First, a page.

Lionel Deimel begins his look at “The Missionary Society” with quoting The Cafe’s Andrew Gerns on the “re-branding” of The Episcopal Church (also mentioning Torey Lightcap and Jim Naughton: all in the opening paragraph!)
Deimel takes this all in and offers, “I think I have figured out at least some of what is going on in the church, and I will try to explain and evaluate it.” Deimel’s detailed article on his Web Log is worth the time of interested Episcopalians.
Deimel explains why most people (even many Episcopalians) have not heard of Domestic and Foreign Missionary Society, and shares its origins. He attempts to decipher Bishop Sauls use of “The Missionary Society”, considers Bishop Daniel Martins reactions, and admits that we had a nomenclature problem even before receiving the “re-brand”.
He later suggests that, regardless of our questions, the Presiding Bishop is on board with Bishop Sauls:
An introduction on the Episcopal Church Web site to the Five Marks of Mission is titled “The Missionary Society” and begins with a quotation from the Presiding Bishop. The text that follows is unattributed, however:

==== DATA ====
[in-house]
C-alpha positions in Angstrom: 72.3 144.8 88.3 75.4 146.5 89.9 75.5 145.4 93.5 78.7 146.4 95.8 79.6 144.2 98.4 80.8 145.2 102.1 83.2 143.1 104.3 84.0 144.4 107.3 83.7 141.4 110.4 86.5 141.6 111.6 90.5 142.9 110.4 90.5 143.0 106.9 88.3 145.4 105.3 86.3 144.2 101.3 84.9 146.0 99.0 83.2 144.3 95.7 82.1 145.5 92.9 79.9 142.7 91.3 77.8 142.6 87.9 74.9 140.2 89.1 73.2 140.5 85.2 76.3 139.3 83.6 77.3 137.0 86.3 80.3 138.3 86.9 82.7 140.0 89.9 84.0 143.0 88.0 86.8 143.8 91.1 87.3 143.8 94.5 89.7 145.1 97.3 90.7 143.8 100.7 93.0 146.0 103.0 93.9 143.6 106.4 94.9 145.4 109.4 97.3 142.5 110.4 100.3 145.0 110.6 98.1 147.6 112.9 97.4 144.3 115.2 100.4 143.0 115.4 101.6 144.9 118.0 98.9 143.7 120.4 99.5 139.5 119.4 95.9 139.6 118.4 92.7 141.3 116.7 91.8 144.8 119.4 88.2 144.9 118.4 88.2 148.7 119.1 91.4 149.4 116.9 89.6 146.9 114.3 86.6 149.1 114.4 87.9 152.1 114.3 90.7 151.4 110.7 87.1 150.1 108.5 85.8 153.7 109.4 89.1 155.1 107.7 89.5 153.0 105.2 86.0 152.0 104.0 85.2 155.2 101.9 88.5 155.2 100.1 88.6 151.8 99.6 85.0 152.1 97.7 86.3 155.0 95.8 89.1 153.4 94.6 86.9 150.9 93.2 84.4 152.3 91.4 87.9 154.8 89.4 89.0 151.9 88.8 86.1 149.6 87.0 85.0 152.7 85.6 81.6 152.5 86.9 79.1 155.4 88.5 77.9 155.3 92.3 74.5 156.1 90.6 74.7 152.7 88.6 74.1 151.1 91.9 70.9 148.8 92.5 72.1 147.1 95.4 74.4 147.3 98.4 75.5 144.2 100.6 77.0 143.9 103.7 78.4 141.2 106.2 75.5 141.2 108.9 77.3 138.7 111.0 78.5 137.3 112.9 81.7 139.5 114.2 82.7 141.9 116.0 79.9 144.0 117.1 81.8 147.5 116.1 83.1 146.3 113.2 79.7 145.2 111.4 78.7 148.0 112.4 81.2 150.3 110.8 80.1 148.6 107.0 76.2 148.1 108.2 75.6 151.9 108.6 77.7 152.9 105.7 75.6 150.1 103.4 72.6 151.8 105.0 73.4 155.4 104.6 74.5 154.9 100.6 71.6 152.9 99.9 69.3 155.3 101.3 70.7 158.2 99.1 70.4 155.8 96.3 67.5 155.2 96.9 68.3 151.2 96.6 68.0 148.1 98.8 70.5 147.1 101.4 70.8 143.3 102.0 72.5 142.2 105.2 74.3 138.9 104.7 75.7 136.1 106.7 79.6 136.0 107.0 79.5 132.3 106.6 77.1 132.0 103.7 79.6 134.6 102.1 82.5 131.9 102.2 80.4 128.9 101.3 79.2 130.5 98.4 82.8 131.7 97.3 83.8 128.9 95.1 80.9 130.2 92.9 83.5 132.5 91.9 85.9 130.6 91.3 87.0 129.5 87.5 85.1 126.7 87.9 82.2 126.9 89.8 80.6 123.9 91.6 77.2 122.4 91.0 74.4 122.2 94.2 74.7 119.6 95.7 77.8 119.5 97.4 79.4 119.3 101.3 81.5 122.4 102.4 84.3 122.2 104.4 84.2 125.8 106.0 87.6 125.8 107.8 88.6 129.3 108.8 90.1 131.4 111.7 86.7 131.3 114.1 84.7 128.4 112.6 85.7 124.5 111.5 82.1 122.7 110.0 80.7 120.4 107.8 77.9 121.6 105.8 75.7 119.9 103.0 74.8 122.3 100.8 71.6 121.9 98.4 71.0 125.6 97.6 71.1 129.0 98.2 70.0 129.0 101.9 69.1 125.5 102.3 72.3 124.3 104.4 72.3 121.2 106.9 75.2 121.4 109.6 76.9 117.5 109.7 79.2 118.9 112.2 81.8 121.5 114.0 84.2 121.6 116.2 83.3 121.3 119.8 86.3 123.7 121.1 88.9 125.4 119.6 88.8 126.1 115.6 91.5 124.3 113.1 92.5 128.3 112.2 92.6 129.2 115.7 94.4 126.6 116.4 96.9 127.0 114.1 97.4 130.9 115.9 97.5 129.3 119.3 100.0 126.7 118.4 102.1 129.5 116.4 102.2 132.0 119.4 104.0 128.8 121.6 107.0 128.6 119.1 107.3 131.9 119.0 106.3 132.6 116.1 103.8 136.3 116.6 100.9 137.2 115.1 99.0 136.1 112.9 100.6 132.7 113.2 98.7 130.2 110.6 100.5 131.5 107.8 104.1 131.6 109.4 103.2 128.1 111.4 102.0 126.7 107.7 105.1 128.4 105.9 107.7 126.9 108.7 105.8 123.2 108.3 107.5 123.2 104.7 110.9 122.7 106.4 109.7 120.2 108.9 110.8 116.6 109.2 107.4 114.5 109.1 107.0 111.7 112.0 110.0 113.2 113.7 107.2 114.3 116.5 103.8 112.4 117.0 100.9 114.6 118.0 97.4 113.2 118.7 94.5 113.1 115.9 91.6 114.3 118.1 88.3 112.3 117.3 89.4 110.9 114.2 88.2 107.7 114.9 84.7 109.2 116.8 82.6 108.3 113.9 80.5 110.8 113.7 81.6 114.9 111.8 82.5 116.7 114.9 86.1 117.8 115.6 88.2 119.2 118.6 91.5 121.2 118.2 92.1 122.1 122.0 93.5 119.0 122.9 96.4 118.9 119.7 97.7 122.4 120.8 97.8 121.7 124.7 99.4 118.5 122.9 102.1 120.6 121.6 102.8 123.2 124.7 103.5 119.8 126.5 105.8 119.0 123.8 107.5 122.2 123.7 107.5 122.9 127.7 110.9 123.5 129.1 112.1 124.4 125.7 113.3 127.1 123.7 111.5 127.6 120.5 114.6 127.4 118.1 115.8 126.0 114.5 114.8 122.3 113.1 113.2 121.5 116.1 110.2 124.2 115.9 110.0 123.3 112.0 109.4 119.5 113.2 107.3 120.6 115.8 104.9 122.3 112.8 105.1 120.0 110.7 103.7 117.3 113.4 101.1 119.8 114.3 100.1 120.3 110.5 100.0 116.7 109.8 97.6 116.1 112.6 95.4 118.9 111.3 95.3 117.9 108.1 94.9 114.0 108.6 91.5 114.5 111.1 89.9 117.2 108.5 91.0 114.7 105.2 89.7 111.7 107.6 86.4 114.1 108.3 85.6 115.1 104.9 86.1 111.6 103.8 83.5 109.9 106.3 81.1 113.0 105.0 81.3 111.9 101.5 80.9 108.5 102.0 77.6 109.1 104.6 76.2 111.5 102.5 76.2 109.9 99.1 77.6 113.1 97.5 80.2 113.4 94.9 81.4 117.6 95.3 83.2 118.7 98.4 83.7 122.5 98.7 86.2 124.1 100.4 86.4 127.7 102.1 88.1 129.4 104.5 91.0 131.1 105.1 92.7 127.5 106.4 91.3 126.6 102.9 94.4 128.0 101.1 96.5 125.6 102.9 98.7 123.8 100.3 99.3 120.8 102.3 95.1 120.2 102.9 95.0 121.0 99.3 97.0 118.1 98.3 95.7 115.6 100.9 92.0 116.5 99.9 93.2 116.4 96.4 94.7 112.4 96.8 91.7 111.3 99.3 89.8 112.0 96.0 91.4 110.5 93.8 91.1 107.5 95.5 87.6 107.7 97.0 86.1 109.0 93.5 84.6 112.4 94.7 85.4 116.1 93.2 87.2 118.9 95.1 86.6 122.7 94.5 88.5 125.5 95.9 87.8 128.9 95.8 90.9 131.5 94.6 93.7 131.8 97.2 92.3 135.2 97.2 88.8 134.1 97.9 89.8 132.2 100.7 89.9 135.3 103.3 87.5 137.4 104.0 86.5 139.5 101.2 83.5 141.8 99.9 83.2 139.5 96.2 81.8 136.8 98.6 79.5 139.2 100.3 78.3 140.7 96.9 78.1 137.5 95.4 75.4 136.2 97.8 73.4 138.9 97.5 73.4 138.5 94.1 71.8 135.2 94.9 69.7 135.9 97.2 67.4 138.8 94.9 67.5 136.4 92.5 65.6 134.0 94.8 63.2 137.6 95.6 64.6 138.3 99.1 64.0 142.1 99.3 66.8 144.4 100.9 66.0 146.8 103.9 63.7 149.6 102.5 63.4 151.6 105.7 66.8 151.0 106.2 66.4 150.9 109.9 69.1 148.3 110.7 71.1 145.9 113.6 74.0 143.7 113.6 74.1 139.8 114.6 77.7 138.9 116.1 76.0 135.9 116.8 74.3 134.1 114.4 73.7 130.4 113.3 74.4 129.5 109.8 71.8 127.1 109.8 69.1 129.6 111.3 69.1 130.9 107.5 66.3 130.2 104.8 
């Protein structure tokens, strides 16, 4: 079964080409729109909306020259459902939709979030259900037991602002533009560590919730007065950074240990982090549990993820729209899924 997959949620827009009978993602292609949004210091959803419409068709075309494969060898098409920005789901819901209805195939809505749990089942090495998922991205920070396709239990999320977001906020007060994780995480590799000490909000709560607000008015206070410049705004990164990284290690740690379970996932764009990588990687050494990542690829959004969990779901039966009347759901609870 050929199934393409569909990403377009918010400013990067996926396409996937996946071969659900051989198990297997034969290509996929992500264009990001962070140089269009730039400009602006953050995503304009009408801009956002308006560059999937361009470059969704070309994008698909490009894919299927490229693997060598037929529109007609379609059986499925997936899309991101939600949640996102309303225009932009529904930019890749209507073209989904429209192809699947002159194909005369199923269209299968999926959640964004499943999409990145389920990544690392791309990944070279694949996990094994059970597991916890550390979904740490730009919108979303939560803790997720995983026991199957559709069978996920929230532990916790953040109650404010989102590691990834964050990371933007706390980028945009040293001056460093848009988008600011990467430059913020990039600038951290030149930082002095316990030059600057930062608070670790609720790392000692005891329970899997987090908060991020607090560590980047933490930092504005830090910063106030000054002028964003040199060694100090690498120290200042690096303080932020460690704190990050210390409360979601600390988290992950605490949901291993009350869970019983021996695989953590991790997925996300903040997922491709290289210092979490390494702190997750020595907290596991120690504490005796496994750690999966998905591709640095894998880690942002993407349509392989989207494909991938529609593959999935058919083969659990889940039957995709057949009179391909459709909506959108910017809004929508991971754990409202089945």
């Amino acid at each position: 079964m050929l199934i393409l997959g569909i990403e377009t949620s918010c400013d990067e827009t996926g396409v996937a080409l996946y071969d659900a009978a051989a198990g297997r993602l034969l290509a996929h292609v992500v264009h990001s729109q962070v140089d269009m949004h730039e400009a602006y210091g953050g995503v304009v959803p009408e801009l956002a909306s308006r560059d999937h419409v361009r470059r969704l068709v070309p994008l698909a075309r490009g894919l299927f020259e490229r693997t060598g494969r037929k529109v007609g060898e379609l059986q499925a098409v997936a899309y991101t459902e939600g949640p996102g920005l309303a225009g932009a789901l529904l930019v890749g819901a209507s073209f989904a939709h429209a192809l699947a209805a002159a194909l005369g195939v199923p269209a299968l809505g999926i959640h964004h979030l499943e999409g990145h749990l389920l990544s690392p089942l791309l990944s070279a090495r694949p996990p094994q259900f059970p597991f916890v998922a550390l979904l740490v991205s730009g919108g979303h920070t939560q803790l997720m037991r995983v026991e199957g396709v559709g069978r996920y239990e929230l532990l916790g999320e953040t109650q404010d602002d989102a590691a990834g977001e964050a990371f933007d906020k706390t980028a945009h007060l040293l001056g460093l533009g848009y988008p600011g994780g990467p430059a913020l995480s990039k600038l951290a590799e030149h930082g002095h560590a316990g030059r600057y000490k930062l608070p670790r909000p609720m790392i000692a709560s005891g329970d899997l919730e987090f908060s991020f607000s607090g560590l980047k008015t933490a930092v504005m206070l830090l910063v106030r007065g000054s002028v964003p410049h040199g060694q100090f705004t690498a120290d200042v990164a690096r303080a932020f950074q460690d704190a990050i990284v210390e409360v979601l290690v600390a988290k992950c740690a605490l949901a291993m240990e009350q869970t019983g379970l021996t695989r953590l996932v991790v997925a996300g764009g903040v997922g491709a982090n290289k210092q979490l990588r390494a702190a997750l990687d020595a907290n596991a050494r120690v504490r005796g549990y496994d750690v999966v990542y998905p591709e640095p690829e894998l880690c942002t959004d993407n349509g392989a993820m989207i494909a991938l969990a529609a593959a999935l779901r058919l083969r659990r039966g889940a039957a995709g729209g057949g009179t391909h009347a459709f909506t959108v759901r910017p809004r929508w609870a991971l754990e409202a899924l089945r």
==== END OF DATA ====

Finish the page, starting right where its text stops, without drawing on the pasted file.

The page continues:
“The Church, especially the Episcopal Church, is a missionary society for the welfare of the world. That is true for Episcopalians corporately (our official corporate name is the Domestic and Foreign Missionary Society), but more importantly, it is true spiritually.
The Missionary Society is a strategy for achieving our common purpose, building partnerships throughout the Church to engage God’s mission to restore all people to unity with God and each other in Christ.
The Missionary Society seeks partnerships for mission—dioceses, congregations, and networks. It brings resources from the churchwide level—funding, expertise, and human—to leverage for mission with local partners. We are all about mission. And partnerships allow us to do more mission together.”
I think that many of us would be comfortable saying that our church “is a missionary society for the welfare of the world.” We would be less comfortable thinking of our church as “The Missionary Society.” When I first encountered this text, my mind immediately rebelled against a society being described as a strategy. If, of course, “The Missionary Society” is the name of a program, the second paragraph above makes perfect sense.
Deimel’s final thoughts makes it clear that more explanation is necessary.